2.7. Assessment of Model’s Performance

Once the model was obtained, its performance was evaluated using the goodness of fit statistics and predictive performance indices, which was determined by (i) the likelihood ratio test (−2lnL), where L is the likelihood at its optimum; (ii) Akaike Information Criterion (AIC = −2lnL + 2k, where k is the number of parameters in the model); (iii) the determination coefficient (R2-Nagelkerke), which quantifies the proportion of variation explained by the logistic regression model; and iv) the Hosmer–Lemeshow (HL) statistic. The −2lnL and the AIC can be used to rank models based on the same dataset, where lower values indicate better fitting models. The HL statistic indicates if the model fits the data adequately. This statistic divides the number of times in which growth occurred (observed events) into approximately ten groups (based on the predicted probabilities), and then, compares the observed and the expected number of events in the groups through a contingency table by using the Pearson coefficient. Lower values of the HL statistic indicate a better fit. The area under the Receiver Operating Characteristic (ROC) curve, c, is a measure of discrimination, obtained from a plot sensitivity (the proportion of observed events that were correctly predicted to be events), against the complement of specificity (the proportion of observed non-events that were correctly predicted to be non-events). The closer the value of c is to 1, the higher is the discrimination. For a better illustration of the adjustment of the developed model to the data observed, predicted germination probabilities at 0.125, 0.5 and 0.9 were calculated maintaining constant the pH and NaCl terms, and then were plotted in contour graphs.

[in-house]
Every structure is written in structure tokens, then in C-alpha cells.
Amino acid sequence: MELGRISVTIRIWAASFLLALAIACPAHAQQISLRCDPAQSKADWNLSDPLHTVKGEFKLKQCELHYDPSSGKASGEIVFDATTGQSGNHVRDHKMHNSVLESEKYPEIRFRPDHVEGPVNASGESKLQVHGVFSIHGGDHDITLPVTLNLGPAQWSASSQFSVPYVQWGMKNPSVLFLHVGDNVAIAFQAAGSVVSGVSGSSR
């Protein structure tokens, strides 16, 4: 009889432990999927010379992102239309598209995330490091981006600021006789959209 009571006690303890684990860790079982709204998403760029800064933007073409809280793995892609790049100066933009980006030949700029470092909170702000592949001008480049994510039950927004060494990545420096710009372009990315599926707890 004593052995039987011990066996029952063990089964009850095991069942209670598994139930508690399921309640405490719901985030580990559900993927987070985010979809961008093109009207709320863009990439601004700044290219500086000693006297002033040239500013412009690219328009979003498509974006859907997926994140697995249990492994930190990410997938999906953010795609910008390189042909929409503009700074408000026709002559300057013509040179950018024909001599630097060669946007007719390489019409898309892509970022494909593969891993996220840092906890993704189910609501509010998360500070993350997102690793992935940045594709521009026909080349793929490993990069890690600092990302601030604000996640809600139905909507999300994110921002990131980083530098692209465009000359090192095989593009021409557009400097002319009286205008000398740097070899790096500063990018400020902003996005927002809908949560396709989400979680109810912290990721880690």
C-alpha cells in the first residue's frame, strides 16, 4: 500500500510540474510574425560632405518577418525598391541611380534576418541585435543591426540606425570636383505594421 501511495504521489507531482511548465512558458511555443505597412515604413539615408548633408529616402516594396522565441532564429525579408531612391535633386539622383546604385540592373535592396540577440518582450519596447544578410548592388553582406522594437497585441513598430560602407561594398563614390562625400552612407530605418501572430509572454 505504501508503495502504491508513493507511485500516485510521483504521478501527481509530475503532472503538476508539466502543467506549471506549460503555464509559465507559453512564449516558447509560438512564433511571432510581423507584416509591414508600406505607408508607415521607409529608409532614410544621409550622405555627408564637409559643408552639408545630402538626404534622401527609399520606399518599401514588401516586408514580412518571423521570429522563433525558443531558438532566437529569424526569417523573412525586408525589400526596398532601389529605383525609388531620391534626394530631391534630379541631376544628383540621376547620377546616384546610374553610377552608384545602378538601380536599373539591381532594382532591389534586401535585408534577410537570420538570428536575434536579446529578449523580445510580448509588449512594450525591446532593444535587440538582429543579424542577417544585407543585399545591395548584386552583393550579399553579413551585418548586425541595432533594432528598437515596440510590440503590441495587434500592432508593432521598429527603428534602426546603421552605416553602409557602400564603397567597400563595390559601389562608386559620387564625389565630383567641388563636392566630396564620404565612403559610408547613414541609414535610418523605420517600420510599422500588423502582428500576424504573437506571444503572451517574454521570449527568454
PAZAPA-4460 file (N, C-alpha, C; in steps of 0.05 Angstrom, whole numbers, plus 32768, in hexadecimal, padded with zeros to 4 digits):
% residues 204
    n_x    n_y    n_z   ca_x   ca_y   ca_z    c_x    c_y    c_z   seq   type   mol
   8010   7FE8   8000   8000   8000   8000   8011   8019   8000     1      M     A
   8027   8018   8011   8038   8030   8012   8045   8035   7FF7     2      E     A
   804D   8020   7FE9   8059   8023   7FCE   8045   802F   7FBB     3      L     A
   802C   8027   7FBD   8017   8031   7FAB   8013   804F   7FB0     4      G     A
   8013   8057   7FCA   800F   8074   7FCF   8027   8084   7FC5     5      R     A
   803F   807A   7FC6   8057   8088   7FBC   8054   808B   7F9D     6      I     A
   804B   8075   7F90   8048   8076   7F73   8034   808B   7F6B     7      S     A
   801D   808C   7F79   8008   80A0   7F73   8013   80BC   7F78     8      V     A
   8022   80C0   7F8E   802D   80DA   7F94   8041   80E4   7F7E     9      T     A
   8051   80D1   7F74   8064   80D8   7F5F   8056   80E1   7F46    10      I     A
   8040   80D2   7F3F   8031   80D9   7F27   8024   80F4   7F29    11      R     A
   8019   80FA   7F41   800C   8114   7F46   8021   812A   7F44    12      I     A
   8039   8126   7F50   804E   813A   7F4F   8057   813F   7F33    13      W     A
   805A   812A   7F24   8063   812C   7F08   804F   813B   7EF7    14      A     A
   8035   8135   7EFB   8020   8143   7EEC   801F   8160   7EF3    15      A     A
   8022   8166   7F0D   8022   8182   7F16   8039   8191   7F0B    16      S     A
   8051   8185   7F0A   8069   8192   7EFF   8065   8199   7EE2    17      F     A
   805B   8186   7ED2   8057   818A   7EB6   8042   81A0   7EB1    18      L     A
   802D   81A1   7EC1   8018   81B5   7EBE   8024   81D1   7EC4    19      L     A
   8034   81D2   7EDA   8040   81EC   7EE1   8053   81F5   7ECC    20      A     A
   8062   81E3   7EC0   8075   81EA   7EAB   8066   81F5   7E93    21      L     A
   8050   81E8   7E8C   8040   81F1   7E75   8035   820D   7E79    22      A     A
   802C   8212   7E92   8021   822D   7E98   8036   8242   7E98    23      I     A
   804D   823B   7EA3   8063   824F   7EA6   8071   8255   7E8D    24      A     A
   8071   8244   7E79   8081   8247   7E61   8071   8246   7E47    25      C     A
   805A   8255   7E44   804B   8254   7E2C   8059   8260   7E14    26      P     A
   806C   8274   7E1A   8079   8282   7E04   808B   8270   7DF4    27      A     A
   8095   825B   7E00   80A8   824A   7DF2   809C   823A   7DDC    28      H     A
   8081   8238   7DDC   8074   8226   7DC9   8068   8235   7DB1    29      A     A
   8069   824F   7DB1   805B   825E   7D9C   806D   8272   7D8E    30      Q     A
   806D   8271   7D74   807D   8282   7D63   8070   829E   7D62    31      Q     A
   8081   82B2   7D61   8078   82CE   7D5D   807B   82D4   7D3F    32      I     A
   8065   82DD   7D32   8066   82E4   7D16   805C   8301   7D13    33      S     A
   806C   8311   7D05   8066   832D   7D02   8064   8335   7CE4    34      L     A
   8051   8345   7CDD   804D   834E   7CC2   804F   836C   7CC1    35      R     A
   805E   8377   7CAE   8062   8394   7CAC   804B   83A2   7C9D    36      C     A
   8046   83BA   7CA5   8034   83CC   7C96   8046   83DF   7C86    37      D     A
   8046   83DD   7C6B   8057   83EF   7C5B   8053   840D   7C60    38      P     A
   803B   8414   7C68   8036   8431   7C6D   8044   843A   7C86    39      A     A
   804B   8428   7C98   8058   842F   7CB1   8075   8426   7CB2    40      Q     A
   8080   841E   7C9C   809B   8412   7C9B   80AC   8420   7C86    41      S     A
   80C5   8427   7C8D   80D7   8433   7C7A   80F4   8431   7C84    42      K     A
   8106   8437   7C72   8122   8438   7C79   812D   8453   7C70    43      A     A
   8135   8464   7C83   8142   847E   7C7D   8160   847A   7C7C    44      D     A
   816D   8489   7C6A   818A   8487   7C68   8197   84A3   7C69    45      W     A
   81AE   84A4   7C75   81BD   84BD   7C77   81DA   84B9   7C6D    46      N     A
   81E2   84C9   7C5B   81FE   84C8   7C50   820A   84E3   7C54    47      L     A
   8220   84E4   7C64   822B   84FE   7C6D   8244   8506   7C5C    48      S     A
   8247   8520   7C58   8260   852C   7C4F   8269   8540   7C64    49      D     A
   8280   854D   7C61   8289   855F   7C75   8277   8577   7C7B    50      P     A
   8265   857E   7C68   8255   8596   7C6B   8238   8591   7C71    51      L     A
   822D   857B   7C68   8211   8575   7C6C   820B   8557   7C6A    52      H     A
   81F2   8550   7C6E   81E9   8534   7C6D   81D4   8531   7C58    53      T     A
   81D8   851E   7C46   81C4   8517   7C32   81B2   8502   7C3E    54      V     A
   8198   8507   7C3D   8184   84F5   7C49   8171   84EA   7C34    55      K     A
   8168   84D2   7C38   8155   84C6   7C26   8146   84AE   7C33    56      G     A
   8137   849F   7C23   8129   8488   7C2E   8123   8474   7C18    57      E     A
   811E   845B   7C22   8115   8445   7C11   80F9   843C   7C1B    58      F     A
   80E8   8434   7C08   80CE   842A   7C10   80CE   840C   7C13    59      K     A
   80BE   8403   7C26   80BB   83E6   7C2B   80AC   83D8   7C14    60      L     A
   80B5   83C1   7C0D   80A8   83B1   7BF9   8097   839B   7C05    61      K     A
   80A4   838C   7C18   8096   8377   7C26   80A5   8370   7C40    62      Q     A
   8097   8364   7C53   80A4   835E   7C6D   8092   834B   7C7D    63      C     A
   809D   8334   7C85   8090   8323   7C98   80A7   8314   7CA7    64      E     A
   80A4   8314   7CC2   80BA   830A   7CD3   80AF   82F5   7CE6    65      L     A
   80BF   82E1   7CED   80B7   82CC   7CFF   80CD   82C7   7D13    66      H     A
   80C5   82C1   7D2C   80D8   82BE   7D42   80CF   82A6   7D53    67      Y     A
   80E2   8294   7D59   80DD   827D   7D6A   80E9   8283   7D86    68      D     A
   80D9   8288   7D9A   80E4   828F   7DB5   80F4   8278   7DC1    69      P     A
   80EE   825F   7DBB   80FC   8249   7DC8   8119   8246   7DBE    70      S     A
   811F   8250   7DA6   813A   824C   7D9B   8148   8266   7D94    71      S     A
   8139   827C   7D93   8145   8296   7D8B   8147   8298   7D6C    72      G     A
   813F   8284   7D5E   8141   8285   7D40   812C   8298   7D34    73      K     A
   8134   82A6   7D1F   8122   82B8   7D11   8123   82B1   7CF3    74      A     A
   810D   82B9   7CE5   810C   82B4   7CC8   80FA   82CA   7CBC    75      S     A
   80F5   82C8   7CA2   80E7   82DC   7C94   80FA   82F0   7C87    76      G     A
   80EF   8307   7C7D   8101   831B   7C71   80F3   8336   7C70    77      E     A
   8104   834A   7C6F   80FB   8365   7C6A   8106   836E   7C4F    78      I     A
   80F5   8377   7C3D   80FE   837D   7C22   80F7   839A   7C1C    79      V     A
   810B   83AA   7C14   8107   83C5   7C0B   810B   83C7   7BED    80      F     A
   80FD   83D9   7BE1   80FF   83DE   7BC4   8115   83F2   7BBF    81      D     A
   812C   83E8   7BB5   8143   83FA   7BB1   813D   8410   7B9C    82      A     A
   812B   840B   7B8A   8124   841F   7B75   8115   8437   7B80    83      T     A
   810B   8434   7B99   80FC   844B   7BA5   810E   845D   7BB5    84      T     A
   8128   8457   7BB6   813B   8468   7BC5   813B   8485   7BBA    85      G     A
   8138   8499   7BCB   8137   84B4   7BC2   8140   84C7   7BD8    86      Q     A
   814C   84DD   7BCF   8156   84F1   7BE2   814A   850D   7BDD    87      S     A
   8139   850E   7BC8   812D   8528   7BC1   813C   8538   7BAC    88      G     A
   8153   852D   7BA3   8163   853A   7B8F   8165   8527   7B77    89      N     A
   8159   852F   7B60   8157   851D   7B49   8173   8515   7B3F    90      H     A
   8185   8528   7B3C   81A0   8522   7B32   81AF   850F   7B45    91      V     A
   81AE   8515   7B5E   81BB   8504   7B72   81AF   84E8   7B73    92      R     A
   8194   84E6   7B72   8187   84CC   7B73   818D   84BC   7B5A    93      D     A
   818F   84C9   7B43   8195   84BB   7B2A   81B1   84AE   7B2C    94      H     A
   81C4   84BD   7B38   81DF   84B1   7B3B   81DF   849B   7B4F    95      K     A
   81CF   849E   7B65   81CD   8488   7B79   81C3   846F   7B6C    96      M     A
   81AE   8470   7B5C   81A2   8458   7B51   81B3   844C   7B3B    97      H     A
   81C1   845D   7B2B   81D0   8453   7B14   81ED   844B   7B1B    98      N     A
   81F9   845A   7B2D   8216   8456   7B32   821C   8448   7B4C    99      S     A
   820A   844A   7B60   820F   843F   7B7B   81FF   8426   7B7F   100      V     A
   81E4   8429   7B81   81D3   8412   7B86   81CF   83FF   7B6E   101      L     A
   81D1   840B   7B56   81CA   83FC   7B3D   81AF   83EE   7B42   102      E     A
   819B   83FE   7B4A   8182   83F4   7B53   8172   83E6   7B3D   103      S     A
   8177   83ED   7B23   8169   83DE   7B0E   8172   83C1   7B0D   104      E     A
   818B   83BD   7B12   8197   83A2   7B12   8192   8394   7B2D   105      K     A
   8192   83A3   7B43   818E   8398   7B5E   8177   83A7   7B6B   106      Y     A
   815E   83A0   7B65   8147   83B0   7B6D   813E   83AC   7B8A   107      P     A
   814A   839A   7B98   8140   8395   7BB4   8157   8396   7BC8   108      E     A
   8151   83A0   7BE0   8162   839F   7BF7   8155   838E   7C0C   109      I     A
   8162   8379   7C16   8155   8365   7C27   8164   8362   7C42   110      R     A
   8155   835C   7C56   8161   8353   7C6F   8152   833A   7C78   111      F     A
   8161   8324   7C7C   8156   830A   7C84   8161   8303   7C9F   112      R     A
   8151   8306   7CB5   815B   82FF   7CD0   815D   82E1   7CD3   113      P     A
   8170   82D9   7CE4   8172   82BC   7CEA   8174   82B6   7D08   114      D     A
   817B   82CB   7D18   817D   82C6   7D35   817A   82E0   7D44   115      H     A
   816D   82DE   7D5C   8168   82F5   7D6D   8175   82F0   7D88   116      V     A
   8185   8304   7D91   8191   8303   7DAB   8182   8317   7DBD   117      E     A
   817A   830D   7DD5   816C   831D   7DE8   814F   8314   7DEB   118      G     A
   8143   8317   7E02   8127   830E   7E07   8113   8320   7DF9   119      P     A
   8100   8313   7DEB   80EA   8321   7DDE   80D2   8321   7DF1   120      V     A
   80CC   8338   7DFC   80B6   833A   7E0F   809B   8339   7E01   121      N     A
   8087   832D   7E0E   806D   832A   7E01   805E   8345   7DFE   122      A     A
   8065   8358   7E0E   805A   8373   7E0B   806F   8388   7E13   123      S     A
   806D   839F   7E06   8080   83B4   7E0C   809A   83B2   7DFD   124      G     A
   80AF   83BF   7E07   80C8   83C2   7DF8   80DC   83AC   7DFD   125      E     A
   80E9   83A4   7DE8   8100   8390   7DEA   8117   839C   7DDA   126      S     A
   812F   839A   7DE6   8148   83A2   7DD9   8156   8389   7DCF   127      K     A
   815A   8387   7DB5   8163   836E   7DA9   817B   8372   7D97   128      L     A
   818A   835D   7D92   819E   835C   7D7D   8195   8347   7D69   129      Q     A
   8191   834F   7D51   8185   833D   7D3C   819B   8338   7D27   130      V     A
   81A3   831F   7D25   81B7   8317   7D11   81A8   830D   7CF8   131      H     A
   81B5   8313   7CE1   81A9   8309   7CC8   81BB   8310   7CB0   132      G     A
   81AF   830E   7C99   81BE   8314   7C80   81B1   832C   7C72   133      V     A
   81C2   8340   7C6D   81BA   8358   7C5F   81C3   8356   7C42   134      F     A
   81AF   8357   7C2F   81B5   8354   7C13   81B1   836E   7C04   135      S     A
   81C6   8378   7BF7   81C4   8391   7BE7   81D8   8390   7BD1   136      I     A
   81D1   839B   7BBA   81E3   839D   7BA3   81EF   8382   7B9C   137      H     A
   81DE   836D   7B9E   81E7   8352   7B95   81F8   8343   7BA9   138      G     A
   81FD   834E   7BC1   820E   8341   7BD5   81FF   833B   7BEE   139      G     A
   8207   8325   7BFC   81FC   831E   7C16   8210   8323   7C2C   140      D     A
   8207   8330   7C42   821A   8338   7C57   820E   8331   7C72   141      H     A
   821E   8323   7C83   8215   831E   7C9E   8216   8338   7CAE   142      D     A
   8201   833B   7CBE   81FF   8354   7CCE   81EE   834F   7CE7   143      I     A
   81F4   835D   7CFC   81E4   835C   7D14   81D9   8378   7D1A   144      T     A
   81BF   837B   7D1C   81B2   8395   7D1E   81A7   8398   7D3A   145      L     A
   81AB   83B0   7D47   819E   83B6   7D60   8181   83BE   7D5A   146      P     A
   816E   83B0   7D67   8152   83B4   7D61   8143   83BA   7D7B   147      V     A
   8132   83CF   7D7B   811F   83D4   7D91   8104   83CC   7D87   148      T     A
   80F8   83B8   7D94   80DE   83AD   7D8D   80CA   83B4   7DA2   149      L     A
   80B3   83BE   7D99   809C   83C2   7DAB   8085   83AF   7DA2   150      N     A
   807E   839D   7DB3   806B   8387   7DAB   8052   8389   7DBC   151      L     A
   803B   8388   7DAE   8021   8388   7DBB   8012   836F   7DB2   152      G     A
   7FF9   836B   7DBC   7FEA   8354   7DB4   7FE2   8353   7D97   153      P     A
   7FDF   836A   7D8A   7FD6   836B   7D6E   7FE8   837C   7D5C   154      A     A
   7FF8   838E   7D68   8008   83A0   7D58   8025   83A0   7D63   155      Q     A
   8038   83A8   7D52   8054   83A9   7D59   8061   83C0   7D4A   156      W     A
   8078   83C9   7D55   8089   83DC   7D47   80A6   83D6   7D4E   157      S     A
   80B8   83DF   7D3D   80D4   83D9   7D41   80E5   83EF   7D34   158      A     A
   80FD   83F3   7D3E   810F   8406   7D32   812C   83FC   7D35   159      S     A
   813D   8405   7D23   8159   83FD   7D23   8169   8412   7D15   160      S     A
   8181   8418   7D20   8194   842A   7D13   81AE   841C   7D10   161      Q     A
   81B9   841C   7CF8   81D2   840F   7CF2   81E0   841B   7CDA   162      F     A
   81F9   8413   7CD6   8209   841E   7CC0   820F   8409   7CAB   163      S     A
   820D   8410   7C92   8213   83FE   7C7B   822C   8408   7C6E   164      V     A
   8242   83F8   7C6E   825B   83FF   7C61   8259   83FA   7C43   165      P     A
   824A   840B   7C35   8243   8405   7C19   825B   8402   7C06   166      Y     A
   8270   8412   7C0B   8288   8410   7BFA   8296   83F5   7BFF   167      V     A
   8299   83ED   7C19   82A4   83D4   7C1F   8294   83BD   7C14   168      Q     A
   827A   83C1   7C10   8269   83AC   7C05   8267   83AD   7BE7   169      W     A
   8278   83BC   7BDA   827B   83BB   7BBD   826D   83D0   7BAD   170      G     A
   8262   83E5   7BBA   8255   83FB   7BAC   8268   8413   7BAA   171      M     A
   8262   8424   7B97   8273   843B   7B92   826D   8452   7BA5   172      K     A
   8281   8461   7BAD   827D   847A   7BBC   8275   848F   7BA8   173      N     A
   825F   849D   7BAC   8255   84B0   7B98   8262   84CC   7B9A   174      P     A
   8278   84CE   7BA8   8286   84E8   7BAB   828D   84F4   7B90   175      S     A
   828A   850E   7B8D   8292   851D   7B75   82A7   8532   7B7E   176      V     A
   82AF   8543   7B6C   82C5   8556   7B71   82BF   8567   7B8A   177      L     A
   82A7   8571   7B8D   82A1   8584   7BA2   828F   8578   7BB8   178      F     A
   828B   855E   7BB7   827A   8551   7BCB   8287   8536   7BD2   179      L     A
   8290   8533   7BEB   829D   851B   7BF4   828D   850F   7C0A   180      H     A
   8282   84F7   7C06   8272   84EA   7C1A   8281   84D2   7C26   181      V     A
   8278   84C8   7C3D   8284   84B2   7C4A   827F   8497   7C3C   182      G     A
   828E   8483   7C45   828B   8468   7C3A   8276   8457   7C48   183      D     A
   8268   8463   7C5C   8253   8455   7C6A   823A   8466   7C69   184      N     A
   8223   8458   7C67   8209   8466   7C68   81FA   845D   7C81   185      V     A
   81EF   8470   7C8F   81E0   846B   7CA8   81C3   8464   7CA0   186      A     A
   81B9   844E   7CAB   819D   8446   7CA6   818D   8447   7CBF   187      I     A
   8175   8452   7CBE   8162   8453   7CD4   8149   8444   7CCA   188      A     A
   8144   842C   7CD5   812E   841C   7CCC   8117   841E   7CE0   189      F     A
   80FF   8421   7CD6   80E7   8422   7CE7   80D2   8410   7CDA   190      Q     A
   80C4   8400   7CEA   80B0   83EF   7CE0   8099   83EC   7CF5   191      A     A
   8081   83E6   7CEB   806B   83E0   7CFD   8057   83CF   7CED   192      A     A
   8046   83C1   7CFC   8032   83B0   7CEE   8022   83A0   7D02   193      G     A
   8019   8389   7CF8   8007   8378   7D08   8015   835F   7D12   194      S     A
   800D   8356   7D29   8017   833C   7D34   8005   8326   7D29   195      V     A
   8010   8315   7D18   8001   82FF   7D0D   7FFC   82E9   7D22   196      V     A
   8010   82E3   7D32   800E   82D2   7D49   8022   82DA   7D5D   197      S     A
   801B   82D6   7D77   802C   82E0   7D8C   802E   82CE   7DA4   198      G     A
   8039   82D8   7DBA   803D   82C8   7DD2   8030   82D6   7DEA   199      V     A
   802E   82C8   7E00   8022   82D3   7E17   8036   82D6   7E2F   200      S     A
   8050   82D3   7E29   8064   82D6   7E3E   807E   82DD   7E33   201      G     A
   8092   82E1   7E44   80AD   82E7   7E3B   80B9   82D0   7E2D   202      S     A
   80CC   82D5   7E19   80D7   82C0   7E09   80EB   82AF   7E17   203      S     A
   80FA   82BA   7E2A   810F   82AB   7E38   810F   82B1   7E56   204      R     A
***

2.8. Validation of the Logistic Regression Models in Table Olive Brines

The logistic regression models for the non-adapted and acid-adapted C. sporogenes strains were validated in brines from fermented table olives. Brines were obtained from directly brined green Aloreña fermentations. First, brines were centrifuged at 4000 rpm for 10 min, and the supernatant was filter-sterilized using a bacteriological filter with a pore size of 0.22 μm Ø, (Millipore filter Unit-Express plusPES, Billerica, MA, USA). Then, sterilized brines were adjusted to the different pH, and the NaCl conditions explained in Section 2.4. The studied combinations included three pH levels (5, 5.5 and 6) and two NaCl concentrations (4% and 6%). Afterwards, the adjusted brines were aseptically transferred into 7 mL sterile, screw-cap tubes and inoculated with 0.1 mL of a spore suspension of the C. sporogenes cocktail. Finally, the tubes were incubated anaerobically at 30 °C for 13 d. Germination of C. sporogenes was daily assessed through plate counting in TSC and SPS agars.

3. Results

3.1. Performance of the Logistic Regression Models

Logistic regression models were developed for estimating the probability of germination of non-adapted and acid-adapted C. sporogenes strains. Estimation of the significant coefficients together with their corresponding standard errors and P-values, are represented in Table 2. It should be remarked that for the pH, the ln-transformed term was used for the logistic model of non-adapted strains for improving accuracy.
It should be noticed that the linear pH term was not significant (P > 0.05) for the model of the non-adapted strains. The performance statistics obtained indicate reasonable goodness of fit of the models obtained, mainly due to the high values of R2-Nagelkerke (>0.921) and AIC values (Table 3). The HL statistics gave P-values higher than 0.05 for both models, thus indicating a good adjustment to the observed data. These values are in line with other logistic models published in the literature [18,19,34]. However, a higher degree of accuracy was obtained for the logistic model of acid-adapted strains, given the lower values of AIC and log-likelihood in comparison to that of non-adapted strains.